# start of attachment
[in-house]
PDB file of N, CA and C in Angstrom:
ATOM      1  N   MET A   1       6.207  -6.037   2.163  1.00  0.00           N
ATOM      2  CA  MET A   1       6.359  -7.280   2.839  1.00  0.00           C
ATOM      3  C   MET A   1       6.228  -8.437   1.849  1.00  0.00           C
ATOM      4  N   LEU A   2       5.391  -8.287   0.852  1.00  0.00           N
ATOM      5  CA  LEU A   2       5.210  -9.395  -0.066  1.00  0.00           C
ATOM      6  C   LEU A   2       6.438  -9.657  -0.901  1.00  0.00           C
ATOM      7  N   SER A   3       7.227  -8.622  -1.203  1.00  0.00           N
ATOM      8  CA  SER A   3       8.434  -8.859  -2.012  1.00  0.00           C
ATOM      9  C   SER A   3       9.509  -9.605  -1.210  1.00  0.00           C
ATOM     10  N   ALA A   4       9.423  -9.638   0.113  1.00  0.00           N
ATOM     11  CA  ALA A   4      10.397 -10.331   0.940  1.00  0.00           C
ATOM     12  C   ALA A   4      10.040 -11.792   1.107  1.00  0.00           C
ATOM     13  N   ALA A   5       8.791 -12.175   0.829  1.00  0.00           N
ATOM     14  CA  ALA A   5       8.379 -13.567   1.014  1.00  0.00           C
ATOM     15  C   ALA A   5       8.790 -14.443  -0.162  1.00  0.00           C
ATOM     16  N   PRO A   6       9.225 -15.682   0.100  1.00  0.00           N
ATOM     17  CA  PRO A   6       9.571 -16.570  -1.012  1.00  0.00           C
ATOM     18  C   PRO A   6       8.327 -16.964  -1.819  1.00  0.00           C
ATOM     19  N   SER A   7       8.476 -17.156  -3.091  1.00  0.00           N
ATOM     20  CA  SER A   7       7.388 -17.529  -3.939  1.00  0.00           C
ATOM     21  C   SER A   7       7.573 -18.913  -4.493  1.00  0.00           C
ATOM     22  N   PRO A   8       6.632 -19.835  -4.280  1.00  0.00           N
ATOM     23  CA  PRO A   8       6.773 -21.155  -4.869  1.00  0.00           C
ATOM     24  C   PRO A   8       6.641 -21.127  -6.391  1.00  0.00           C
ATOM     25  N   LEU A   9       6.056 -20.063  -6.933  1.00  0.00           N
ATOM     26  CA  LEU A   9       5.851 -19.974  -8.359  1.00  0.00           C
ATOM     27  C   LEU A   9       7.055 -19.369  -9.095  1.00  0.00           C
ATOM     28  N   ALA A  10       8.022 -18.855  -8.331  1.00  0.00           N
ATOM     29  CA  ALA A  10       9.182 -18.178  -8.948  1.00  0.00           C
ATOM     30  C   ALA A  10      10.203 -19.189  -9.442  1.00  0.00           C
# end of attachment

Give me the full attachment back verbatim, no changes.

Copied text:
[in-house]
PDB file of N, CA and C in Angstrom:
ATOM      1  N   MET A   1       6.207  -6.037   2.163  1.00  0.00           N
ATOM      2  CA  MET A   1       6.359  -7.280   2.839  1.00  0.00           C
ATOM      3  C   MET A   1       6.228  -8.437   1.849  1.00  0.00           C
ATOM      4  N   LEU A   2       5.391  -8.287   0.852  1.00  0.00           N
ATOM      5  CA  LEU A   2       5.210  -9.395  -0.066  1.00  0.00           C
ATOM      6  C   LEU A   2       6.438  -9.657  -0.901  1.00  0.00           C
ATOM      7  N   SER A   3       7.227  -8.622  -1.203  1.00  0.00           N
ATOM      8  CA  SER A   3       8.434  -8.859  -2.012  1.00  0.00           C
ATOM      9  C   SER A   3       9.509  -9.605  -1.210  1.00  0.00           C
ATOM     10  N   ALA A   4       9.423  -9.638   0.113  1.00  0.00           N
ATOM     11  CA  ALA A   4      10.397 -10.331   0.940  1.00  0.00           C
ATOM     12  C   ALA A   4      10.040 -11.792   1.107  1.00  0.00           C
ATOM     13  N   ALA A   5       8.791 -12.175   0.829  1.00  0.00           N
ATOM     14  CA  ALA A   5       8.379 -13.567   1.014  1.00  0.00           C
ATOM     15  C   ALA A   5       8.790 -14.443  -0.162  1.00  0.00           C
ATOM     16  N   PRO A   6       9.225 -15.682   0.100  1.00  0.00           N
ATOM     17  CA  PRO A   6       9.571 -16.570  -1.012  1.00  0.00           C
ATOM     18  C   PRO A   6       8.327 -16.964  -1.819  1.00  0.00           C
ATOM     19  N   SER A   7       8.476 -17.156  -3.091  1.00  0.00           N
ATOM     20  CA  SER A   7       7.388 -17.529  -3.939  1.00  0.00           C
ATOM     21  C   SER A   7       7.573 -18.913  -4.493  1.00  0.00           C
ATOM     22  N   PRO A   8       6.632 -19.835  -4.280  1.00  0.00           N
ATOM     23  CA  PRO A   8       6.773 -21.155  -4.869  1.00  0.00           C
ATOM     24  C   PRO A   8       6.641 -21.127  -6.391  1.00  0.00           C
ATOM     25  N   LEU A   9       6.056 -20.063  -6.933  1.00  0.00           N
ATOM     26  CA  LEU A   9       5.851 -19.974  -8.359  1.00  0.00           C
ATOM     27  C   LEU A   9       7.055 -19.369  -9.095  1.00  0.00           C
ATOM     28  N   ALA A  10       8.022 -18.855  -8.331  1.00  0.00           N
ATOM     29  CA  ALA A  10       9.182 -18.178  -8.948  1.00  0.00           C
ATOM     30  C   ALA A  10      10.203 -19.189  -9.442  1.00  0.00           C